It wasn’t that large a wager. But someone in Hollywood has risked some money and a July release date on Kumail Nanjiani. And the name of the bet is “Stuber.”

Nanjiani is South Asian, specifically Pakistani. So here’s another growing minority represented among the season’s cinematic leads. Moviegoers may remember his film “The Big Sick.” It would be good if they did. That was a movie comedy depending on Nanjiani and it wasn’t very funny.

Same thing with “Stuber.” Nanjiani isn’t someone audiences will take to. And to complicate the problem, he’s been cast here with former pro wrestler and fellow hyphenated-American Dave Bautista, one of the stars of the “Guardians of the Galaxy” movies. And one does like his gruff characters.

But look at it this way: Things could be worse for the title character of “Stuber.” He could appear in scenes with Mira Sorvino, the Oscar winner who is slumming here as a heavy.

This is not to say that nothing in the movie works. The story is about an Uber driver, which makes it feel contemporary. It has a dog in it. Stuber is investing in a “spin gym.” Victor (Bautista) has Lasik surgery during the film. All these pieces fit together.

The problem seems to be Nanjiani. And the proof of that is that the action sequences (Bautista dominated) go a lot better than does the comedy (Nanjiani provided).

Stuber is a clerk in a big-box sporting goods store. Evenings and weekends he drives a Nissan Leaf — an electric car — taking paying strangers to their destinations. He has saved enough money for a half interest in Becca’s new women’s gym. Because workouts there will rely on elastic resistance moving a suspended disc, they will call their investment the “Spin-ster.”

The clerk would like a romance with Becca. This is why he has invested in her business. One night she discovers her current beau is philandering. So Stuber wants to take one last Uber call, win a five-star review, and then go to comfort the suddenly available object of his affections.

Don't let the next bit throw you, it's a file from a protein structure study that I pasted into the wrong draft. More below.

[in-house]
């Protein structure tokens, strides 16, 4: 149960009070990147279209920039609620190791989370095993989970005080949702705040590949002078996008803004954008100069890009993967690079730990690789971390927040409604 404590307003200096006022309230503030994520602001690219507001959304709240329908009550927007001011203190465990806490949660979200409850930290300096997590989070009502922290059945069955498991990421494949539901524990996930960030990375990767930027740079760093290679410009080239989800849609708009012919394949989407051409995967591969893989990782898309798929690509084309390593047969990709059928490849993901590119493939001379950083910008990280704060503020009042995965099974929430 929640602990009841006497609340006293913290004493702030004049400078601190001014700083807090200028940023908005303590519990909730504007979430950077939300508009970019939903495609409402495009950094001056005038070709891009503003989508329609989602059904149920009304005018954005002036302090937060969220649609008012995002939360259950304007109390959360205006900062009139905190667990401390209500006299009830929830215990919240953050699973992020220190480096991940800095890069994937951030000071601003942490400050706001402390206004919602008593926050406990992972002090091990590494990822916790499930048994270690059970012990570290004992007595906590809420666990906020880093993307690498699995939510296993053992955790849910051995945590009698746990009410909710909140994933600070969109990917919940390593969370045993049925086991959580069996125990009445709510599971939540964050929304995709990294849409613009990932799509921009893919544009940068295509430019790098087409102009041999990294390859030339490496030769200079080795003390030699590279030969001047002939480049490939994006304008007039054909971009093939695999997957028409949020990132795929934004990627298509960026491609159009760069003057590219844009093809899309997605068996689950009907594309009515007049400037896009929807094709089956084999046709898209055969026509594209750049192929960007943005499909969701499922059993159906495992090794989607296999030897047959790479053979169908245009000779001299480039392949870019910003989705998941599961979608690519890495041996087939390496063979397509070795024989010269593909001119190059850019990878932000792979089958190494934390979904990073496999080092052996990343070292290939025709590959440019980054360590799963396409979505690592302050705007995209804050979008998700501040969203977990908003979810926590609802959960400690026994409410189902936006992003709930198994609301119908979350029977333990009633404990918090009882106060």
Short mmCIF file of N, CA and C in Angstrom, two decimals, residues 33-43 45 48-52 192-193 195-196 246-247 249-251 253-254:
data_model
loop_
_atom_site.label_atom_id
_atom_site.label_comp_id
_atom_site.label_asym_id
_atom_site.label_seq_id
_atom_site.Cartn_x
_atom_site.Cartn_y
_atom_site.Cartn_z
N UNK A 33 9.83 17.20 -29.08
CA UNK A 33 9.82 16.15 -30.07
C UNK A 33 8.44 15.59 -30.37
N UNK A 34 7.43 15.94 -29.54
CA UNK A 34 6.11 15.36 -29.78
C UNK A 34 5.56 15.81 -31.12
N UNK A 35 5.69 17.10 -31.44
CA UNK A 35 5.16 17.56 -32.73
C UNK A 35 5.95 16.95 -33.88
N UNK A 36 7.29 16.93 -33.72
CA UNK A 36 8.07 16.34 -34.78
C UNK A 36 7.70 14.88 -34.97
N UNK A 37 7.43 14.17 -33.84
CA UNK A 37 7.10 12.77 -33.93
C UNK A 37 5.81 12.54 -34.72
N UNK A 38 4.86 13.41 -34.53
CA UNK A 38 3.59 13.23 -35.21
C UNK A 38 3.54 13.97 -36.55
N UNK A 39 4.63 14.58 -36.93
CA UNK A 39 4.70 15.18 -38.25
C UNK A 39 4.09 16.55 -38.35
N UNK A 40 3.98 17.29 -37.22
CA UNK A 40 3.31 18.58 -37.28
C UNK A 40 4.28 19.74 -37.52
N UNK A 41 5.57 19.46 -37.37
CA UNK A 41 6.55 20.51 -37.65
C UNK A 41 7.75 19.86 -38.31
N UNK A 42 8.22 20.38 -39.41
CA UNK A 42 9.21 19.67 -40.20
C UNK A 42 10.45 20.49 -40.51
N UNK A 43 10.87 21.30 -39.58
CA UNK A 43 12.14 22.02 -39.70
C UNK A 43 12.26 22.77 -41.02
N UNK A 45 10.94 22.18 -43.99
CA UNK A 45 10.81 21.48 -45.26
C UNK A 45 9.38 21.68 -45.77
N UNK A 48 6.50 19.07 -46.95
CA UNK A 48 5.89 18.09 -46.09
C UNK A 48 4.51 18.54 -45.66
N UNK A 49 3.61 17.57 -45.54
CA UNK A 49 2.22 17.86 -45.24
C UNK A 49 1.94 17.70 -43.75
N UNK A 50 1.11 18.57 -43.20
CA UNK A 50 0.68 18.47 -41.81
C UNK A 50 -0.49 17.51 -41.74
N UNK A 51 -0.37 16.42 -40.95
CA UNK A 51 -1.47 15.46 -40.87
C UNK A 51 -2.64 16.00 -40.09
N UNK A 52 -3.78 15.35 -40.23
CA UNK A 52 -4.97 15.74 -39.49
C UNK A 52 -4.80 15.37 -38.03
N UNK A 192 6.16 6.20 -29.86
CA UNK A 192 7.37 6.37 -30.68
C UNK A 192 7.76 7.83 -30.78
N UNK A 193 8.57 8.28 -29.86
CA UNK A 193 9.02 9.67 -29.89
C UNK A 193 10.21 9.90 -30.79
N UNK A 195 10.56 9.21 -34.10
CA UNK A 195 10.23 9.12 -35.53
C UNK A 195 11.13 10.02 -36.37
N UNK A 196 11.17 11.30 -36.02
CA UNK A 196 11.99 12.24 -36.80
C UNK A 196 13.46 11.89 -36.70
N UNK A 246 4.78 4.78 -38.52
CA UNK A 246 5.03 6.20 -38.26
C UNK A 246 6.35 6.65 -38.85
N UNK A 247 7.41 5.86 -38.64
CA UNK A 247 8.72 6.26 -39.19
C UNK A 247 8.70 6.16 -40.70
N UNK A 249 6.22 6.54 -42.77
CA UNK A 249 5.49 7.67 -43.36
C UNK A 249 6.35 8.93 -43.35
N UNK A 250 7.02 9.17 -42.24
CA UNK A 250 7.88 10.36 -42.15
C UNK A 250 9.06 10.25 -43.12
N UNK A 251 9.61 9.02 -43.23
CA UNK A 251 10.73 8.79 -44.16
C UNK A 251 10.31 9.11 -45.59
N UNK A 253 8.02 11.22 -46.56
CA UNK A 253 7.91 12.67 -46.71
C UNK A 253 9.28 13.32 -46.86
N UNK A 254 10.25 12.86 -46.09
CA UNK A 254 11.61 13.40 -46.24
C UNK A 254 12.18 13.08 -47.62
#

But the call he gets is from an L.A. police detective. While coming out of surgery, Vic gets a call from an informant who tells him that Tedjo, a cop killer, is making a large drug “drop” that night. Vic needs to go to “Korea Town” to find the informant and learn where and when the drugs are going to be delivered.

But Vic can’t really see. And besides, he’s supposed to be going to the opening of an art show where his daughter’s sculpture will be displayed. So he’s short with prissy, whining, straight up and down Stuber.

Smartphones figure here as more than ride-hailing devices. When Vic finds his informant dead, he uses the guy’s cellphone memory to track one suspect to an address in Long Beach. Then he makes Stuber drive him out to the original home of the ‘70s band War.

He grabs the guy. Stuber shoots the perp by mistake. Off to a veterinary hospital they take the wounded man and a pit bull the guy’s friends have forced to eat packets of drugs. Still the suspect won’t talk, so Stuber takes his phone and begins sending off messages to the dealer’s contacts, messages that suggest he is interested in homosexual sex.

That piece of extortion wins the disclosure of the place and time of the “drop.” But that isn’t the only reference to homosexuality. The two men visit the dressing room at a strip bar where the talent is all male. Here Stuber gets into a lengthy conversation with a stripper who is considerably more adept at putting over jokes than is he.

There’s also a scene in a hot sauce factory, though the plot doesn’t much capitalize on the possibilities there. And if it weren’t for the movie’s action sequences — driving, fighting, running, and shooting — the fun would run down like the Leaf’s battery — long before the movie is over.

Moviegoers can thank goodness that Bautista has nearly as much to do with the effect of the story as does Nanjiani. But they may wonder if the lukewarm welcome “The Big Sick” got shouldn’t have indicated that there are other, more likable South Asian actors out there, ready for casting.

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